Are the Pentagon just trolling releasing it as a 'UFO', surely they know about the camera, or the people who make the camera.
I agree the evidence above looks compelling, it doesn't prove it wasn't a UFO, it just shows a alternate theory for what actually happened.
 

broolie3

New Member
I agree the evidence above looks compelling, it doesn't prove it wasn't a UFO, it just shows a alternate theory for what actually happened.

I'd be curious about @Mick West response to this. What % level of confidence he has that the evidence points clearly to a conventional explanation. Again, clearly based on the evidence in hand and not due to Occam's razor.
 

Mick West

Administrator
Staff member
I'd be curious about @Mick West response to this. What % level of confidence he has that the evidence points clearly to a conventional explanation. Again, clearly based on the evidence in hand and not due to Occam's razor.
I'm >99% sure the rotation is a camera artifact.
 

Mick West

Administrator
Staff member
DCS is fairly accurate simulator, and they recently added an F/A-18C Hornet ATFLIR module.

Interesting in the context of this thread, it shows the image rotating when the plane isn't. For somer reason this resembles the A10 footage above, where you can see the edges of the frame.

At 10:10
Source: https://youtu.be/kGQYBpXqfMU?t=581
 

Borsalino

New Member
You make a brief mention of it in a reply "major apparent motion of the object happens between -3° and +4°" but that should clearly be highlighted as in you other video! The apparent strangeness of the movement told me something was wrong in what I saw, and then I noticed the apparent angle indicator and that explained everything since the rotation of the flare occurs in steps with the passing of 0. So clearly the heat source is distant and barely moving with regards to the jet pov. Plus there is also the slowing of the "object" apparent speed over the clouds when passing that zero. Being a pilot, I can't figure why all these smart guys in the show didn't see through this; my only explanation is that they were probably more interested in the paycheck from TV for not telling the whole true (when they experienced it, their first reaction is probably truthful, but not after a few minute thinking about it).
 

Meat5000

Member
motion of the object happens between -3° and +4°
Sorry to go back to historic content but I read the passages and I dont think the 3° refers to the object with relation to the pod but rather each single axis compared to the next axis. The text explains how the system is designed to detect and avoid this so it should not relate to the observed object.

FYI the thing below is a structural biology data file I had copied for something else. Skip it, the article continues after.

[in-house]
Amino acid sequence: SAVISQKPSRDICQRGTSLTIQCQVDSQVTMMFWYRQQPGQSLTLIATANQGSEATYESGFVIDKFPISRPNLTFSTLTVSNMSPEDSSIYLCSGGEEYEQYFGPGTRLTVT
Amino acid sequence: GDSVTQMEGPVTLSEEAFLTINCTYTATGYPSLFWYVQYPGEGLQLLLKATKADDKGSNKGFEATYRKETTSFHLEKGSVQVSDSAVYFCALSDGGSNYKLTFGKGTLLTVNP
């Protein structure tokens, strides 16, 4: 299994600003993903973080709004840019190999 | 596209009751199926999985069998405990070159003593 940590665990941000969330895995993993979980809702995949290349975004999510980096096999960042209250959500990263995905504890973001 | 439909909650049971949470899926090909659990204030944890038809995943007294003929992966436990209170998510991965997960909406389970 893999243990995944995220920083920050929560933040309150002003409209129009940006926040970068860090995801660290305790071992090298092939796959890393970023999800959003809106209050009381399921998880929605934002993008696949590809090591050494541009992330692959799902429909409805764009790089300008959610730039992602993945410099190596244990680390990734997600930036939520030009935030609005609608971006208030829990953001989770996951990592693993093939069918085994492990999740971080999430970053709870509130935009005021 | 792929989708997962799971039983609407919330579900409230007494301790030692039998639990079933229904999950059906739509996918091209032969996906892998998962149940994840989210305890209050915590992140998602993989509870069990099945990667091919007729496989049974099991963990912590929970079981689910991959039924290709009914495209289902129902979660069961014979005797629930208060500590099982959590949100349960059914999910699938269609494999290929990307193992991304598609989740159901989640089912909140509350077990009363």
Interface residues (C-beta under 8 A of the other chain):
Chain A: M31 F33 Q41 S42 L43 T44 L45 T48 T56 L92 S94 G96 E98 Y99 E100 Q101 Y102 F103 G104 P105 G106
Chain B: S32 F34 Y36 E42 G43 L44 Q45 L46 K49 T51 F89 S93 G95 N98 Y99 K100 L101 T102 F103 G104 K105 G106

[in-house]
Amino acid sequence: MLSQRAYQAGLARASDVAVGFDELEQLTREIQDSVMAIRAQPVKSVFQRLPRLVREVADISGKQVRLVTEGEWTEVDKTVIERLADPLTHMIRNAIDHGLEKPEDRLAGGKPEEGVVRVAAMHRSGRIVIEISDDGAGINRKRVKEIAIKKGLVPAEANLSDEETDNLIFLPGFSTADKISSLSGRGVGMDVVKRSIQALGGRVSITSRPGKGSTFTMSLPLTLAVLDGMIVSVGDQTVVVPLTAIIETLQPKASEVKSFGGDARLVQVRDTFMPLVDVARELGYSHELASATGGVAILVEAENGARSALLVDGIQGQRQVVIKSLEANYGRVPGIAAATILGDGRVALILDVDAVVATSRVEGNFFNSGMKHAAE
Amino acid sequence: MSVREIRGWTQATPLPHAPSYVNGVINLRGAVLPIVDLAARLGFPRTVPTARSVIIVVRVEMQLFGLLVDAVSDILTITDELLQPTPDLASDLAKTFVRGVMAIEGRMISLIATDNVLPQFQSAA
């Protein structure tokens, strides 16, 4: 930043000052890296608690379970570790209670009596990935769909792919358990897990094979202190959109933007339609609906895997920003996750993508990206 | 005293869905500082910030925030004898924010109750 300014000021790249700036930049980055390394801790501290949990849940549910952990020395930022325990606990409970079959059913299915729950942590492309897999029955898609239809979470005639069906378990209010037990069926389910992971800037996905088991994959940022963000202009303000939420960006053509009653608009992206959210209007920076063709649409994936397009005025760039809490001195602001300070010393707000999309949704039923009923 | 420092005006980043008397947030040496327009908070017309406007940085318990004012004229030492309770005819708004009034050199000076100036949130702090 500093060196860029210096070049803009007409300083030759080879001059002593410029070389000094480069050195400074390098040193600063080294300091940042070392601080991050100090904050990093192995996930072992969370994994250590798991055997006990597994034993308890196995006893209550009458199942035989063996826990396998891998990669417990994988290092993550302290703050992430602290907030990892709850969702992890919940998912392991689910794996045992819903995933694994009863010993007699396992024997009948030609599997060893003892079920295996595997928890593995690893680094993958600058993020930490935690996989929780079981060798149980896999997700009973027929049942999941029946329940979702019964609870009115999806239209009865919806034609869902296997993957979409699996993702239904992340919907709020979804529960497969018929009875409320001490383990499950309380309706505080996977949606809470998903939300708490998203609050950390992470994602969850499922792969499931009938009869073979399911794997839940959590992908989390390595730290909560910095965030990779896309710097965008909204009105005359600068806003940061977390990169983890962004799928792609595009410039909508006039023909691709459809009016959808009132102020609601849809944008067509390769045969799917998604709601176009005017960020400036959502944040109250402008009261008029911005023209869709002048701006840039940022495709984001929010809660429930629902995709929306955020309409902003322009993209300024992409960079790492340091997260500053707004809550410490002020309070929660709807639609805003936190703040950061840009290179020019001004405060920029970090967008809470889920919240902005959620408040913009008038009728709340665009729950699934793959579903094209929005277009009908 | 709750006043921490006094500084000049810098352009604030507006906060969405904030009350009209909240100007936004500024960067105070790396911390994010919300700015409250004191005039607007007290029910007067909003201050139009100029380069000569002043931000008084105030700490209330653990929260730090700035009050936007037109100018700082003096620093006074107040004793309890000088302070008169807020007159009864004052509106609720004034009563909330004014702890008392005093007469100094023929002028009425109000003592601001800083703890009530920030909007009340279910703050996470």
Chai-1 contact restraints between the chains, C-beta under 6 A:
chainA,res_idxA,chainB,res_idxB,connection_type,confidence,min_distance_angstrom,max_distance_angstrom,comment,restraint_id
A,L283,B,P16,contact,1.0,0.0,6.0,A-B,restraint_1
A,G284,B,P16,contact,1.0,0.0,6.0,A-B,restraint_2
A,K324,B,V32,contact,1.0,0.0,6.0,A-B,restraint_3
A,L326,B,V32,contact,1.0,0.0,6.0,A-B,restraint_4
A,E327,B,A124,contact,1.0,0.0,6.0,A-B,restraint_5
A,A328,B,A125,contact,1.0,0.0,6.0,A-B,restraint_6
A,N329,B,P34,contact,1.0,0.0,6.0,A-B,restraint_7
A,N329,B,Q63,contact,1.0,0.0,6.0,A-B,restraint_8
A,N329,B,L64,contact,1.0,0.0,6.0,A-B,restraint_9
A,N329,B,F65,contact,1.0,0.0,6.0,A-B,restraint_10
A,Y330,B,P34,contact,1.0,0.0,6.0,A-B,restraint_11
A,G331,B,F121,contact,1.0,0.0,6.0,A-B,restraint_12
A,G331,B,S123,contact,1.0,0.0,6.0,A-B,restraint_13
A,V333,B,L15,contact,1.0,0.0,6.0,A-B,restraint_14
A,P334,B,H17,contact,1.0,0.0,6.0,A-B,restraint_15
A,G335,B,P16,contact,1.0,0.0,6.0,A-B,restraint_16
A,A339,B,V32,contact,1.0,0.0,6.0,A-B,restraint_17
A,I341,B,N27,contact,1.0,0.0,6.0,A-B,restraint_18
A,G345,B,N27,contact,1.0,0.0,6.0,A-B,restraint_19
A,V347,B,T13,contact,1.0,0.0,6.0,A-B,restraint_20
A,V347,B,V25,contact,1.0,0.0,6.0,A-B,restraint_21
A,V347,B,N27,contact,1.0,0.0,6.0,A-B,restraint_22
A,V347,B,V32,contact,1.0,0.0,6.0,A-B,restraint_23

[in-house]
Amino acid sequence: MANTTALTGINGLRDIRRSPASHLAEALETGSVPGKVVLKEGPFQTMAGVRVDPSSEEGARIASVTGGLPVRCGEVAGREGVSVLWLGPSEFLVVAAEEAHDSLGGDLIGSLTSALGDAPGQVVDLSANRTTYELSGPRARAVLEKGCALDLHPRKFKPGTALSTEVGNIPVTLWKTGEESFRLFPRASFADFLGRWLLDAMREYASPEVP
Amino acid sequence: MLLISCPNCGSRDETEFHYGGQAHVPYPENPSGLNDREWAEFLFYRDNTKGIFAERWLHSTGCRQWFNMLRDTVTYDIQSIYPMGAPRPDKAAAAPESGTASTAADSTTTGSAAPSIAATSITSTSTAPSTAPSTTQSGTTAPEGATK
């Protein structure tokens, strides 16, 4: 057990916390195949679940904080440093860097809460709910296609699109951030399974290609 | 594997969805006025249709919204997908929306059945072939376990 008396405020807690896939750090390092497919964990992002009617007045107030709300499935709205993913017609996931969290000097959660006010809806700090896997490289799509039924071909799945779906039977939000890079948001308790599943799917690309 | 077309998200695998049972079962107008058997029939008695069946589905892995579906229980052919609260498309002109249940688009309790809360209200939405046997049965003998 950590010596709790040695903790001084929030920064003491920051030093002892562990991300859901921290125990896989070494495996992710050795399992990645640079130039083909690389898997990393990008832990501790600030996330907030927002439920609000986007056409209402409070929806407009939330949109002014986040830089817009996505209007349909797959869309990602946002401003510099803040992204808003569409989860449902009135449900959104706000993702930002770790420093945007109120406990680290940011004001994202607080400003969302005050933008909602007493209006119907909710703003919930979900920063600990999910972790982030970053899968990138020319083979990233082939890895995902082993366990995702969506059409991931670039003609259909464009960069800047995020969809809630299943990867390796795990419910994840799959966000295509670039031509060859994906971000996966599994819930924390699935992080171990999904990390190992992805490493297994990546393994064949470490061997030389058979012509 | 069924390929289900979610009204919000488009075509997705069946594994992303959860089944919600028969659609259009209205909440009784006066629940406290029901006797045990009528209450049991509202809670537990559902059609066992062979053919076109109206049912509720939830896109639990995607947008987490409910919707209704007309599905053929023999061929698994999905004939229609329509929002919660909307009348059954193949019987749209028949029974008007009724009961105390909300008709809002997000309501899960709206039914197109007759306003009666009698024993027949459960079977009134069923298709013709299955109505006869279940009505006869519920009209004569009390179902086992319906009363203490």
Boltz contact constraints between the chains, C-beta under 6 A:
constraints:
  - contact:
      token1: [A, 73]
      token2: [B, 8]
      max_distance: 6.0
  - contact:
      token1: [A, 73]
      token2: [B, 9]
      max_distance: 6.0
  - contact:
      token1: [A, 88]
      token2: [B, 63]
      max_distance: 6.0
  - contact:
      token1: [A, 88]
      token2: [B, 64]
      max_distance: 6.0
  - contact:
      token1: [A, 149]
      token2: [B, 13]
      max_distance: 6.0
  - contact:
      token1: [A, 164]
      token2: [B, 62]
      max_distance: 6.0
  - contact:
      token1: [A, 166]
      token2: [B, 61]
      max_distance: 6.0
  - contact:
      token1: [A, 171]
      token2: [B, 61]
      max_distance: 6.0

Also, correct me if Im wrong, but there is an assumption that looking straight ahead would be the gimbal singularity point. At the default viewing angle the axes would not be aligned or the system would fail from the outset. The 0° here refers to individual axes.
With this in mind Im finding the thread hard to follow as it appears to me that small misconceptions may have derailed the direction of thought.
I need to read it all again to be sure.
Do tell me if it seems Im missing something or if I have become miscontrued, myself.
 

Meat5000

Member
True, I can imagine..

But, why then have a de-rotator in the design... hmm...
Tagetting systems must be as accurate as possible. You can not resign your target lock to be handled by the interpolation of a bunch of misaligned pixels. You will get a lot of misses and stray fire. You must utilise the full resolution of your sensor and only manipulate the image for viewing purposes after/separately to the internal automated process of the system.
Hope this makes sense.
 

Agent K

Senior Member
Tagetting systems must be as accurate as possible. You can not resign your target lock to be handled by the interpolation of a bunch of misaligned pixels. You will get a lot of misses and stray fire. You must utilise the full resolution of your sensor and only manipulate the image for viewing purposes after/separately to the internal automated process of the system.
Hope this makes sense.
Someone always proposes to replace the optical dero with image processing to reduce moving parts and cut costs, but then you get motion blur during the integration time.
 
Top